By George Psyllides
The pain of the tragic and needless loss of 13 men in a naval base munitions explosion in 2011 will forever weigh on peoples’ consciousness and highlight the inadequacy of the state, President Nicos Anastasiades said on Saturday.
In a speech at a memorial service to mark the fourth anniversary of the Mari blast, the president said the loss of the seven sailors and six firemen on July 11, 2011 reflects state negligence but would “guide our steps on the path towards our country’s future”.
“We bow with respect to their honour, repeating our apology for all that we ought but failed to do as a state,” Anastasiades said.
He pledged that such mistakes would never be repeated.
The July 11, 2011 blast was caused by munitions haphazardly stored at the Evangelos Florakis naval base.
The munitions, stored in 98 containers, had been confiscated in 2009 from a Cyprus-flagged ship en route to Syria.
They were then stacked in an open space at the base and left exposed to the elements until the day of the explosion, despite repeated warnings about the risks.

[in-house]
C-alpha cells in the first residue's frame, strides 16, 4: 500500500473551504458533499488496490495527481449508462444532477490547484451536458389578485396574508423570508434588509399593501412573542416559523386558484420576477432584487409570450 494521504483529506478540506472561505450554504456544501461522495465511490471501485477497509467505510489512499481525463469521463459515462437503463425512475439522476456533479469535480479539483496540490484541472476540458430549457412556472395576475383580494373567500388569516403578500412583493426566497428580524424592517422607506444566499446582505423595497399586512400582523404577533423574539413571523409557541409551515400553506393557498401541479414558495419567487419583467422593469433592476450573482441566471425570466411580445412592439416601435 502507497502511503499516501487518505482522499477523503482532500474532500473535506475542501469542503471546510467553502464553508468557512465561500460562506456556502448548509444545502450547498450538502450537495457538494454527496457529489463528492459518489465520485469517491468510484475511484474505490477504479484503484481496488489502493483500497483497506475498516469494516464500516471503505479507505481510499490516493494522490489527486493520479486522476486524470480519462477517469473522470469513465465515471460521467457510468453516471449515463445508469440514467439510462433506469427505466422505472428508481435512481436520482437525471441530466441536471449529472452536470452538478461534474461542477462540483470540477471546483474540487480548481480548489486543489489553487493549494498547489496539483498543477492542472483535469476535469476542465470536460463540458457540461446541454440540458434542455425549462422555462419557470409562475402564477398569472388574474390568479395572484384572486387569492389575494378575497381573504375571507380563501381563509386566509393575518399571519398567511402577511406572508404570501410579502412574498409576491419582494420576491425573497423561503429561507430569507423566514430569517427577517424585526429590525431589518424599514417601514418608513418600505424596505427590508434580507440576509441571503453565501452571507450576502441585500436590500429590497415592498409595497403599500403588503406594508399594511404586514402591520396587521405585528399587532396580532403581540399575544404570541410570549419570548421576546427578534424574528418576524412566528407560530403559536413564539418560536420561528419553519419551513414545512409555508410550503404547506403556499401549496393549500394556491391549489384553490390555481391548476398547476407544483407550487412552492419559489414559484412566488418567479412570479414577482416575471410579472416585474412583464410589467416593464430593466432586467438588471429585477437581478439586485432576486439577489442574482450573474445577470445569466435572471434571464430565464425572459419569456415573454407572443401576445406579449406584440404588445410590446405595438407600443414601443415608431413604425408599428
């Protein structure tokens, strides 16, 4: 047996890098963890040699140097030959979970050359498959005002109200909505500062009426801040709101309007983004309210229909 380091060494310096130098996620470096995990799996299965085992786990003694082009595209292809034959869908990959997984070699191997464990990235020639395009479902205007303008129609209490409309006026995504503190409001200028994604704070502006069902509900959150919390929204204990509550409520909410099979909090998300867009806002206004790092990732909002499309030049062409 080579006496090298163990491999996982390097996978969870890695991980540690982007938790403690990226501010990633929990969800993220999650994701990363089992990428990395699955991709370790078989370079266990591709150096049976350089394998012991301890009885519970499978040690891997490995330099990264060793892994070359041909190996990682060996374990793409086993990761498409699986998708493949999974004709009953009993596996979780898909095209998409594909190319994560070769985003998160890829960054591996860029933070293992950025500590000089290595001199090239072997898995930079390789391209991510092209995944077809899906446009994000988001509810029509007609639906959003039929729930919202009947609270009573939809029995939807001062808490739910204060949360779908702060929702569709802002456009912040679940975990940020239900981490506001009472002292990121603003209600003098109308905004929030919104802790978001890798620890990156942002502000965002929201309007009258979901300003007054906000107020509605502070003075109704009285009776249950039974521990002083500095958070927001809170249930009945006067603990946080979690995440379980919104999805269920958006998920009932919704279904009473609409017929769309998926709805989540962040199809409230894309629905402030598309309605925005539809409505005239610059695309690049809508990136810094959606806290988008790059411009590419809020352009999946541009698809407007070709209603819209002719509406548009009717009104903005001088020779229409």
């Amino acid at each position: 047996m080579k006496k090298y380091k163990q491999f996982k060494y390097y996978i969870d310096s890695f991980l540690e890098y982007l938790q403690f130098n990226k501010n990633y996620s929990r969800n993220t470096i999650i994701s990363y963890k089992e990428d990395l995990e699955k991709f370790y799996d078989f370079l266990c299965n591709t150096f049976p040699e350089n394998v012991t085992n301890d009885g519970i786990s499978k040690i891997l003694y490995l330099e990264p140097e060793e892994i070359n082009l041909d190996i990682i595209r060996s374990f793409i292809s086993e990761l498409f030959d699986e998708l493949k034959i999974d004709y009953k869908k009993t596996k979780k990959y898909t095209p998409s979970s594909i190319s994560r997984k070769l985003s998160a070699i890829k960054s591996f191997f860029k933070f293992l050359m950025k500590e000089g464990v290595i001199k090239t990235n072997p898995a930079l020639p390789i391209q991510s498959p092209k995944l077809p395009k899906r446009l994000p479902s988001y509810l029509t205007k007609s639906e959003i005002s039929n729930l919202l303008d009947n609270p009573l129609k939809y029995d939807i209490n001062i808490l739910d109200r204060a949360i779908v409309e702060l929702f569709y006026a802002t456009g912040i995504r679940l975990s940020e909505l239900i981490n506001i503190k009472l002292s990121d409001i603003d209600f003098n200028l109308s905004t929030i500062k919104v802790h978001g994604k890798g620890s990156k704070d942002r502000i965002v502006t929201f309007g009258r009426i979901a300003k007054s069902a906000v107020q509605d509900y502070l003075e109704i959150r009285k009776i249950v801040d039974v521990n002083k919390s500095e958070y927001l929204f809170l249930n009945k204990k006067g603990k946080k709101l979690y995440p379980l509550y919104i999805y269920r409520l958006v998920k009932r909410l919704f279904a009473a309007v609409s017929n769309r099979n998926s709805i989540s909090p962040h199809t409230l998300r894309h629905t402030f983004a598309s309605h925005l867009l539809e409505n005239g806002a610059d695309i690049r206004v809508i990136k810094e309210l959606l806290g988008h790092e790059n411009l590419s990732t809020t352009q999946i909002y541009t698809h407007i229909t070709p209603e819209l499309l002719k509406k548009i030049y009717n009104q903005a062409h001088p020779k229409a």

Beyond the loss of life, the blast incapacitated the island’s biggest power station, located next door, which had a crippling effect on the already ailing economy.
On Saturday, Anastasiades said the government has decided to set up a committee that will deal with issues faced by the relatives of the victims.
“The death of our lads must unite us and charge us with the responsibility to go ahead with those changes that would make the July 11, 2011 tragedy the start of a new era, for a modern well-governed state,” Anastasiades said.
In the aftermath of the blast, then president Demetris Christofias appointed lawyer Polys Polyviou to investigate the causes.
Polyviou found Christofias as being mainly responsible for the tragedy while foreign and defence ministers Marcos Kyprianou and Costas Papacostas were also blamed.
Christofias rejected the findings and accused Polyviou of overstepping his mandate.
The disaster saw former defence minister Costas Papacostas jailed for five years after being found guilty of manslaughter.
Senior fireman Charalambos Charalambous and Andreas Loizides, former commander of the disaster response team EMAK had been jailed for two years for causing death due to reckless and dangerous acts.
Fire service chief Andreas Nicolaou was jailed for two years but the sentence was later overturned by the Supreme Court and he has since returned to his post.
Former minister Marcos Kyprianou, who was also charged in connection with the incident, was acquitted. The verdict was later upheld by the Supreme Court.